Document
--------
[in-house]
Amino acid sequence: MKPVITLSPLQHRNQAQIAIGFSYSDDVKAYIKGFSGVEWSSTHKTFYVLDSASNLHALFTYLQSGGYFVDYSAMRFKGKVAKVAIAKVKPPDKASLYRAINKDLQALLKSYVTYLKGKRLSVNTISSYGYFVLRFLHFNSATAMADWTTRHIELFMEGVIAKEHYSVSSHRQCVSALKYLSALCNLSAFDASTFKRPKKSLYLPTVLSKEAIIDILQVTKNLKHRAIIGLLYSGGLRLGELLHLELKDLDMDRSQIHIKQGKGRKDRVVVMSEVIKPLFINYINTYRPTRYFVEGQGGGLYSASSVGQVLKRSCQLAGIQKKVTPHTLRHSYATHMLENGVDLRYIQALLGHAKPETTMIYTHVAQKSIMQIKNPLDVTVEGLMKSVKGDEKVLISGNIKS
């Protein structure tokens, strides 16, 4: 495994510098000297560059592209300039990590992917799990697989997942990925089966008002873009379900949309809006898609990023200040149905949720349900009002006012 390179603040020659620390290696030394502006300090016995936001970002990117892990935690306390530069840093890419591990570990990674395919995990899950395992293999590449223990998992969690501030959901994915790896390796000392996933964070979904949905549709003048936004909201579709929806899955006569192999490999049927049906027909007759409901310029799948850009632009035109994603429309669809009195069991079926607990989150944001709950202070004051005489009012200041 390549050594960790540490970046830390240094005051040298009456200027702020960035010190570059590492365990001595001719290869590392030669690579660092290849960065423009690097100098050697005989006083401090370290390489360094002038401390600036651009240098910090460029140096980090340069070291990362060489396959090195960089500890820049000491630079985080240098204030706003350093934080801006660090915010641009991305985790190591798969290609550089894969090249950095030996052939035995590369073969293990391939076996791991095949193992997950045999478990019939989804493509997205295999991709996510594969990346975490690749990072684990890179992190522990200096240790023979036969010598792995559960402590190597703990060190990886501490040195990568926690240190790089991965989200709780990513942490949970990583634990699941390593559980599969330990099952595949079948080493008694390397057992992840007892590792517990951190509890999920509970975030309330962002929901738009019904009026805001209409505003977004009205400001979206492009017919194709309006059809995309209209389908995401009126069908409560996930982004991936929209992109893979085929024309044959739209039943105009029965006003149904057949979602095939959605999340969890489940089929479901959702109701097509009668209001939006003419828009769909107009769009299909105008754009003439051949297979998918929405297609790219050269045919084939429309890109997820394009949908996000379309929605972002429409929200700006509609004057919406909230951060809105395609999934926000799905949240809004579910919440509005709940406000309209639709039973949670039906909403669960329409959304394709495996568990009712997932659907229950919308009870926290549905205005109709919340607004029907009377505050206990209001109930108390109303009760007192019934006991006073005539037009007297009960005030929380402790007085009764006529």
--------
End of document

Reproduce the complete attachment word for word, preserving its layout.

[in-house]
Amino acid sequence: MKPVITLSPLQHRNQAQIAIGFSYSDDVKAYIKGFSGVEWSSTHKTFYVLDSASNLHALFTYLQSGGYFVDYSAMRFKGKVAKVAIAKVKPPDKASLYRAINKDLQALLKSYVTYLKGKRLSVNTISSYGYFVLRFLHFNSATAMADWTTRHIELFMEGVIAKEHYSVSSHRQCVSALKYLSALCNLSAFDASTFKRPKKSLYLPTVLSKEAIIDILQVTKNLKHRAIIGLLYSGGLRLGELLHLELKDLDMDRSQIHIKQGKGRKDRVVVMSEVIKPLFINYINTYRPTRYFVEGQGGGLYSASSVGQVLKRSCQLAGIQKKVTPHTLRHSYATHMLENGVDLRYIQALLGHAKPETTMIYTHVAQKSIMQIKNPLDVTVEGLMKSVKGDEKVLISGNIKS
């Protein structure tokens, strides 16, 4: 495994510098000297560059592209300039990590992917799990697989997942990925089966008002873009379900949309809006898609990023200040149905949720349900009002006012 390179603040020659620390290696030394502006300090016995936001970002990117892990935690306390530069840093890419591990570990990674395919995990899950395992293999590449223990998992969690501030959901994915790896390796000392996933964070979904949905549709003048936004909201579709929806899955006569192999490999049927049906027909007759409901310029799948850009632009035109994603429309669809009195069991079926607990989150944001709950202070004051005489009012200041 390549050594960790540490970046830390240094005051040298009456200027702020960035010190570059590492365990001595001719290869590392030669690579660092290849960065423009690097100098050697005989006083401090370290390489360094002038401390600036651009240098910090460029140096980090340069070291990362060489396959090195960089500890820049000491630079985080240098204030706003350093934080801006660090915010641009991305985790190591798969290609550089894969090249950095030996052939035995590369073969293990391939076996791991095949193992997950045999478990019939989804493509997205295999991709996510594969990346975490690749990072684990890179992190522990200096240790023979036969010598792995559960402590190597703990060190990886501490040195990568926690240190790089991965989200709780990513942490949970990583634990699941390593559980599969330990099952595949079948080493008694390397057992992840007892590792517990951190509890999920509970975030309330962002929901738009019904009026805001209409505003977004009205400001979206492009017919194709309006059809995309209209389908995401009126069908409560996930982004991936929209992109893979085929024309044959739209039943105009029965006003149904057949979602095939959605999340969890489940089929479901959702109701097509009668209001939006003419828009769909107009769009299909105008754009003439051949297979998918929405297609790219050269045919084939429309890109997820394009949908996000379309929605972002429409929200700006509609004057919406909230951060809105395609999934926000799905949240809004579910919440509005709940406000309209639709039973949670039906909403669960329409959304394709495996568990009712997932659907229950919308009870926290549905205005109709919340607004029907009377505050206990209001109930108390109303009760007192019934006991006073005539037009007297009960005030929380402790007085009764006529």